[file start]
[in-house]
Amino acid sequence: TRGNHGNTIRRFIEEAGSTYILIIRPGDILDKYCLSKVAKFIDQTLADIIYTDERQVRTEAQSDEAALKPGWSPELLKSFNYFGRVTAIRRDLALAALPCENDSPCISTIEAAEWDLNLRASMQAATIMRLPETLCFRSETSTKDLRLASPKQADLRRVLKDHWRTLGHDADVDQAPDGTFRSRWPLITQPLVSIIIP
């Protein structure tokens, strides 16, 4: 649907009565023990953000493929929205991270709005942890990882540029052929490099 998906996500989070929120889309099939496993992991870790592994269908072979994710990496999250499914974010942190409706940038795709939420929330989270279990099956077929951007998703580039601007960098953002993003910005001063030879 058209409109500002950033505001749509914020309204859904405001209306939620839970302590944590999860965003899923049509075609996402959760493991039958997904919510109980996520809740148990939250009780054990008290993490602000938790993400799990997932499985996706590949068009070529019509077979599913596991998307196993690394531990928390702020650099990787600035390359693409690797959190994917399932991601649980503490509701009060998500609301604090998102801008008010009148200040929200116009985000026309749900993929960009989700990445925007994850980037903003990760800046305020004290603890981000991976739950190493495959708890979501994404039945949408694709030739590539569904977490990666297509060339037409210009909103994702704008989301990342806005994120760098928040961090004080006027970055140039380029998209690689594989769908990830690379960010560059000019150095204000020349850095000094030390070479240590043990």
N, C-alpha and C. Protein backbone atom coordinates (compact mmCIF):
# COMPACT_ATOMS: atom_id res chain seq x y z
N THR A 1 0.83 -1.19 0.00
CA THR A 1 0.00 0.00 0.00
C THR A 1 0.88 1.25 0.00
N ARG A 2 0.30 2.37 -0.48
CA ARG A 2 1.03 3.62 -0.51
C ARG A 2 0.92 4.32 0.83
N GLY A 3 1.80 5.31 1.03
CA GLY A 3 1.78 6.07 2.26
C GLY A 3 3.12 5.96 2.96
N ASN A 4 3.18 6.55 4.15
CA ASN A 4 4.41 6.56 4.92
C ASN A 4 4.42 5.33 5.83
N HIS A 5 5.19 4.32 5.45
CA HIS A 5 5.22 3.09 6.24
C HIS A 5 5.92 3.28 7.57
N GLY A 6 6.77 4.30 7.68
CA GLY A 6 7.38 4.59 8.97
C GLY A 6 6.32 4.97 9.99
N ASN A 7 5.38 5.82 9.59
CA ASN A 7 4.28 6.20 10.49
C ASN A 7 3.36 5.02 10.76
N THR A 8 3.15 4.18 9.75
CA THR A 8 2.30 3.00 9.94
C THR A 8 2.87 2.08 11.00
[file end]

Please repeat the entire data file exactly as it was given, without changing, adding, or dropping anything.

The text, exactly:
[in-house]
Amino acid sequence: TRGNHGNTIRRFIEEAGSTYILIIRPGDILDKYCLSKVAKFIDQTLADIIYTDERQVRTEAQSDEAALKPGWSPELLKSFNYFGRVTAIRRDLALAALPCENDSPCISTIEAAEWDLNLRASMQAATIMRLPETLCFRSETSTKDLRLASPKQADLRRVLKDHWRTLGHDADVDQAPDGTFRSRWPLITQPLVSIIIP
């Protein structure tokens, strides 16, 4: 649907009565023990953000493929929205991270709005942890990882540029052929490099 998906996500989070929120889309099939496993992991870790592994269908072979994710990496999250499914974010942190409706940038795709939420929330989270279990099956077929951007998703580039601007960098953002993003910005001063030879 058209409109500002950033505001749509914020309204859904405001209306939620839970302590944590999860965003899923049509075609996402959760493991039958997904919510109980996520809740148990939250009780054990008290993490602000938790993400799990997932499985996706590949068009070529019509077979599913596991998307196993690394531990928390702020650099990787600035390359693409690797959190994917399932991601649980503490509701009060998500609301604090998102801008008010009148200040929200116009985000026309749900993929960009989700990445925007994850980037903003990760800046305020004290603890981000991976739950190493495959708890979501994404039945949408694709030739590539569904977490990666297509060339037409210009909103994702704008989301990342806005994120760098928040961090004080006027970055140039380029998209690689594989769908990830690379960010560059000019150095204000020349850095000094030390070479240590043990």
N, C-alpha and C. Protein backbone atom coordinates (compact mmCIF):
# COMPACT_ATOMS: atom_id res chain seq x y z
N THR A 1 0.83 -1.19 0.00
CA THR A 1 0.00 0.00 0.00
C THR A 1 0.88 1.25 0.00
N ARG A 2 0.30 2.37 -0.48
CA ARG A 2 1.03 3.62 -0.51
C ARG A 2 0.92 4.32 0.83
N GLY A 3 1.80 5.31 1.03
CA GLY A 3 1.78 6.07 2.26
C GLY A 3 3.12 5.96 2.96
N ASN A 4 3.18 6.55 4.15
CA ASN A 4 4.41 6.56 4.92
C ASN A 4 4.42 5.33 5.83
N HIS A 5 5.19 4.32 5.45
CA HIS A 5 5.22 3.09 6.24
C HIS A 5 5.92 3.28 7.57
N GLY A 6 6.77 4.30 7.68
CA GLY A 6 7.38 4.59 8.97
C GLY A 6 6.32 4.97 9.99
N ASN A 7 5.38 5.82 9.59
CA ASN A 7 4.28 6.20 10.49
C ASN A 7 3.36 5.02 10.76
N THR A 8 3.15 4.18 9.75
CA THR A 8 2.30 3.00 9.94
C THR A 8 2.87 2.08 11.00